The proposed legislation regarding e-cigarettes and other vapor inhalation items spurs debates among legislators and those who retail the items. The draft legislation would increase the state’s control over the legal smoking age as well as over tagging and promoting prerequisites and retailer licensing.
House Bill 1645 has a comprehensive approach to vapor-item regulation, as indicated by prime backer Rep. Gerry Pollet, D-Seattle, who claims this is the first holistic e-cigarettes bill in the United States.
Pollet who is also a clinical instructor at the University of Washington School of Public Health noted:
“We are facing a burgeoning public health crisis with e-cigarettes and we need to approach it as a public health issue and provide people with an understanding of safety risks. We also need to take very quick action to prevent our children from becoming addicted to this new product.
A 2013 study conducted by the Centers for Disease Control and Prevention revealed that more than a quarter-million adolescent who had beforehand never smoked, used an e-cigarette. Also, Washington State’s 2012 Healthy Youth Survey uncovered that four percent of tenth graders ‘smoked’ e-cigarettes during the 30 days of when the review was directed.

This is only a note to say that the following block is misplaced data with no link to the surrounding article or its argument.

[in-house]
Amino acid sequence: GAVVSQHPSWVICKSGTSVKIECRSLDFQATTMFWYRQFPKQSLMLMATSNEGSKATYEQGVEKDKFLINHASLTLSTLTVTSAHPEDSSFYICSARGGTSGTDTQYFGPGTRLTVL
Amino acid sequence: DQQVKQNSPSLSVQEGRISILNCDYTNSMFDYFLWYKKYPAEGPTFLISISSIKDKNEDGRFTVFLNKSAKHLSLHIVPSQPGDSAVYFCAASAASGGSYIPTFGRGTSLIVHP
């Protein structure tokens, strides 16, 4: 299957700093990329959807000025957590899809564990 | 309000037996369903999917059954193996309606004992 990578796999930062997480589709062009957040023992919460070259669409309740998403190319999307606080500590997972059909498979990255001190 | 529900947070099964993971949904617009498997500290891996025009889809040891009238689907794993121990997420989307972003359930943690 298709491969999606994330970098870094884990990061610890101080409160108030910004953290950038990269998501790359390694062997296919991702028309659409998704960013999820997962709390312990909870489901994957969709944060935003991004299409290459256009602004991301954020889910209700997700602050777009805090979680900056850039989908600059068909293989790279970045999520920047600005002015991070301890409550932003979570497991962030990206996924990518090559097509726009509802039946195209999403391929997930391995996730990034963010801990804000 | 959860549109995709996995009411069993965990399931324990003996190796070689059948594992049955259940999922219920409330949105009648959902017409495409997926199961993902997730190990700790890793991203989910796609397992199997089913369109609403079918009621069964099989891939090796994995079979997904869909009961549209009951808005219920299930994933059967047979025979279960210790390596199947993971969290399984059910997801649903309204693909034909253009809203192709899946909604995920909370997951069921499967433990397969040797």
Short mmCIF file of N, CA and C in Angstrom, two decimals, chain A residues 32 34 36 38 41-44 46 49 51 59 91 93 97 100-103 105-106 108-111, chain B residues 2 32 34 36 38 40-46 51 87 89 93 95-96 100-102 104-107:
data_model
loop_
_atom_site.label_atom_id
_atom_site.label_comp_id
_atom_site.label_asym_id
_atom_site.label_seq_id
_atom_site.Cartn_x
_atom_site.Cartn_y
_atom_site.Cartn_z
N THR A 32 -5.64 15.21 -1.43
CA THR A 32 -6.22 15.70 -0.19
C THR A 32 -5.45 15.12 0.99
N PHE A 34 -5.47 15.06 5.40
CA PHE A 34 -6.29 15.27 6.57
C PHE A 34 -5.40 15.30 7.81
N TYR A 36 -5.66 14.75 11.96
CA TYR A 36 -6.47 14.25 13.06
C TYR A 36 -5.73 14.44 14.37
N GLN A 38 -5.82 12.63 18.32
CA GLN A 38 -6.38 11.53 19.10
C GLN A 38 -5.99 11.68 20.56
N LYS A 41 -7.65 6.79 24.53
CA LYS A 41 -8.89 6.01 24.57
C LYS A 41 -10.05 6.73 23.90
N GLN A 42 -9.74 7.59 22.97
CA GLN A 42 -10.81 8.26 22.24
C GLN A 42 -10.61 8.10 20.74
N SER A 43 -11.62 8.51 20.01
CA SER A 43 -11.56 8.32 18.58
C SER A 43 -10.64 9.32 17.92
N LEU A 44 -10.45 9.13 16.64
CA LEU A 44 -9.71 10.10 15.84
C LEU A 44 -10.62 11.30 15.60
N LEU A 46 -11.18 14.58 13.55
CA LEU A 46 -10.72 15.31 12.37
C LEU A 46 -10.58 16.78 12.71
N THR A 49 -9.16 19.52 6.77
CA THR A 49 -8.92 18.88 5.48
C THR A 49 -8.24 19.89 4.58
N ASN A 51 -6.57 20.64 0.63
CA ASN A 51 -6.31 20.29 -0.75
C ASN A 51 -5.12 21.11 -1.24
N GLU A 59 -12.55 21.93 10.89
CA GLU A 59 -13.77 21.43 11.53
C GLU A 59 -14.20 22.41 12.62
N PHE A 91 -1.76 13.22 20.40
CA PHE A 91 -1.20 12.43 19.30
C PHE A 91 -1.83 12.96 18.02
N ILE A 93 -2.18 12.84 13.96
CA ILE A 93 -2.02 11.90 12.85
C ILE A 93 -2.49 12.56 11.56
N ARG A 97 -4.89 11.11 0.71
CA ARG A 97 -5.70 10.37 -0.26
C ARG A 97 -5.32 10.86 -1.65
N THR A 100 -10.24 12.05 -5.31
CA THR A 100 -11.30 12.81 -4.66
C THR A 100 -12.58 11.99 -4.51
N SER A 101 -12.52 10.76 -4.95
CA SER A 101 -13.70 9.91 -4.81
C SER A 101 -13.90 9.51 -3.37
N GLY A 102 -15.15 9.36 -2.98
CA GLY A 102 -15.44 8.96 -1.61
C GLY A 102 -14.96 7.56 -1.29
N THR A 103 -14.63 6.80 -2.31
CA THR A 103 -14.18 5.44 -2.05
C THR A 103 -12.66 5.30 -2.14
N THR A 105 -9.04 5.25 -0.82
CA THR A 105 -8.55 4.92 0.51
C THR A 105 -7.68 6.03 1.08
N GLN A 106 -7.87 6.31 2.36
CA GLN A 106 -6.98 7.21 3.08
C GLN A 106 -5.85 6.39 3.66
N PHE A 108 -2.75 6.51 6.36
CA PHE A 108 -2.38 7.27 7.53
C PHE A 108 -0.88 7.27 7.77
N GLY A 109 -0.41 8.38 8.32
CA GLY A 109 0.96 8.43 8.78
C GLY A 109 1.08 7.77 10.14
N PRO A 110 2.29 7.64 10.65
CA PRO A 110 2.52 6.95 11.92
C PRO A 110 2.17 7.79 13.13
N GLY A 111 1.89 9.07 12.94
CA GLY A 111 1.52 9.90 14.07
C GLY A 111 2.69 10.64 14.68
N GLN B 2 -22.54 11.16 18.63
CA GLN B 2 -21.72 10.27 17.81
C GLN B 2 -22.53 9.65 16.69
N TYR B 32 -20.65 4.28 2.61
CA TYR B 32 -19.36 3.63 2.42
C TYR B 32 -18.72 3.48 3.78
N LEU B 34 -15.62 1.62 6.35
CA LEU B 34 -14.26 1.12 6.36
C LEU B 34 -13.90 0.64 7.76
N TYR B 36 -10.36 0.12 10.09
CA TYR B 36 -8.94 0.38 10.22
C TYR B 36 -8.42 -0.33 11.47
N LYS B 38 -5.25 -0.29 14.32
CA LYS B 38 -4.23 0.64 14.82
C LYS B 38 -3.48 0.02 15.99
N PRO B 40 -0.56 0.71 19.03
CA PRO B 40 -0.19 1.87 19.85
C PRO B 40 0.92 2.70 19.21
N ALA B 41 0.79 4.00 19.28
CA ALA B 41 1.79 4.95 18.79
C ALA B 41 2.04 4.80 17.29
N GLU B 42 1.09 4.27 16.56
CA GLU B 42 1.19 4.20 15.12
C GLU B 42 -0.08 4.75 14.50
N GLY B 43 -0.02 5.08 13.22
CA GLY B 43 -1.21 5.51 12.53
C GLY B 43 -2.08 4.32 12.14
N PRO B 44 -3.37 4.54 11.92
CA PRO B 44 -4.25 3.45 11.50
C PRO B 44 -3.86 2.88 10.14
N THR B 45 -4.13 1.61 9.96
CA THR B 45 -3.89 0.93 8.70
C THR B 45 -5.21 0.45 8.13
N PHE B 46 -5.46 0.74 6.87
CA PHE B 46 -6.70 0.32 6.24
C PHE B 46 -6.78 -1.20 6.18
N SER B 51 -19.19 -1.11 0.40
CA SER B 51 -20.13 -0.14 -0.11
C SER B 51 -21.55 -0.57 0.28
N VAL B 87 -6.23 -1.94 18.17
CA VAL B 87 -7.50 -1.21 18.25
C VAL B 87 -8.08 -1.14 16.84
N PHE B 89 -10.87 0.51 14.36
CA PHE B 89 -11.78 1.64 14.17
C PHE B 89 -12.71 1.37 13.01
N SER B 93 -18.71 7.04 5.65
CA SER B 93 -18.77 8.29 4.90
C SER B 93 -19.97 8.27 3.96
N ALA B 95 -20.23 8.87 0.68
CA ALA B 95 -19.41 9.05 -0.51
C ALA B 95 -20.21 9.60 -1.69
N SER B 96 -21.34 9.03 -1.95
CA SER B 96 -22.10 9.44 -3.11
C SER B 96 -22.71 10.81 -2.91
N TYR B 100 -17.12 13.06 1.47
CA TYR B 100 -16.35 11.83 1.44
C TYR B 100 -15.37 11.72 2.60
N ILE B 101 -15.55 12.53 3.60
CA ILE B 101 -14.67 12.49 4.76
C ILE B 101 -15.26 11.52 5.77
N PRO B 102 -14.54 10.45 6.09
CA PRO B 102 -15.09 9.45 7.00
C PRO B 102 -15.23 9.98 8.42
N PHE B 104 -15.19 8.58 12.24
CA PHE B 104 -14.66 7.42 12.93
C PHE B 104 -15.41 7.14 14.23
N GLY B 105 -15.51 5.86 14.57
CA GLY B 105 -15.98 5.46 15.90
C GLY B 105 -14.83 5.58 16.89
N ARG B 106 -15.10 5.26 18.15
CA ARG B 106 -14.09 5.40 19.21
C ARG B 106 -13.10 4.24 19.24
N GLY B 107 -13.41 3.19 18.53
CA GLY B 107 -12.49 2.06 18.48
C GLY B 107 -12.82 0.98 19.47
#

Taxing such items is a piece of Gov. Jay Inslee’s new-income package to help complete the financing needs for education. Inslee’s recommended budget for the 2015-2017 biennium estimates $18.1 million from a 95 percent tax on the wholesale cost of vapor items, which is designed after the state’s tobacco-item charge. This figure is expected to reach $78.4 million in the next biennium, as per Kim Schmanke, PR executive for the Washington State Department of Revenue.
The money gathered from this 95 percent excise tax on vapor items would be divide with 90 percent of the cash being allocated to the state general fund and 10 percent to a new general health service account. The bill draft requires the Department of Health to utilize the trusts for tobacco control and preventive campaigns.
Rep. Chris Reykdal, D-Tumwater, accepts that there is an urging need to introduce vapor-item regulation from a wellbeing point of view. But Reykdal contended that making the educational systems more reliant on vapor items taxes as a funding source is not a smart public policy.
Also, Zach McLain, holder of Future Vapor on Capitol Hill in Seattle, noted that there’s no evidence vapor items impact users health in the way cigarettes do. He pointed out that should such a high tax be introduced, he would probably go bankrupt.
The Toxic Trends Report from the Washington Poison and Drug data Center registered a 1,000 percent expansion in call volume on e-cigarettes and fluid nicotine from 2012 to 2014.
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